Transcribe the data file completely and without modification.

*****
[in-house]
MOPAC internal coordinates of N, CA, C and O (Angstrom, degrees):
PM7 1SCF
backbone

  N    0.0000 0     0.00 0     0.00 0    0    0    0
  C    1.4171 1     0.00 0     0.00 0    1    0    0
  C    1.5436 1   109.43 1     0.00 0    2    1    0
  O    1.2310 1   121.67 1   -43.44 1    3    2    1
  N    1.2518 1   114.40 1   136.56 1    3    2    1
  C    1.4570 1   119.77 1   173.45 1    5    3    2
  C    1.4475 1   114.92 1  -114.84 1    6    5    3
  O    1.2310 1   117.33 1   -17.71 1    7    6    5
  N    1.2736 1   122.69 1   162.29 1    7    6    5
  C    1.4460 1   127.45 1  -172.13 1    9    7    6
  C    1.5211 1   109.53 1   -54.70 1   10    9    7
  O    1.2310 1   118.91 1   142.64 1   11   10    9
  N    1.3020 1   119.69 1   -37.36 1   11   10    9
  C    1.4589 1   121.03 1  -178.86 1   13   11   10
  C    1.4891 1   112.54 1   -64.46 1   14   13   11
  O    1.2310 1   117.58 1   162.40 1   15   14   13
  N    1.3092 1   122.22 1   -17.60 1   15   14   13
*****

[in-house]
MOPAC internal coordinates of N, CA, C and O (Angstrom, degrees):
PM7 1SCF
backbone

  N    0.0000 0     0.00 0     0.00 0    0    0    0
  C    1.4171 1     0.00 0     0.00 0    1    0    0
  C    1.5436 1   109.43 1     0.00 0    2    1    0
  O    1.2310 1   121.67 1   -43.44 1    3    2    1
  N    1.2518 1   114.40 1   136.56 1    3    2    1
  C    1.4570 1   119.77 1   173.45 1    5    3    2
  C    1.4475 1   114.92 1  -114.84 1    6    5    3
  O    1.2310 1   117.33 1   -17.71 1    7    6    5
  N    1.2736 1   122.69 1   162.29 1    7    6    5
  C    1.4460 1   127.45 1  -172.13 1    9    7    6
  C    1.5211 1   109.53 1   -54.70 1   10    9    7
  O    1.2310 1   118.91 1   142.64 1   11   10    9
  N    1.3020 1   119.69 1   -37.36 1   11   10    9
  C    1.4589 1   121.03 1  -178.86 1   13   11   10
  C    1.4891 1   112.54 1   -64.46 1   14   13   11
  O    1.2310 1   117.58 1   162.40 1   15   14   13
  N    1.3092 1   122.22 1   -17.60 1   15   14   13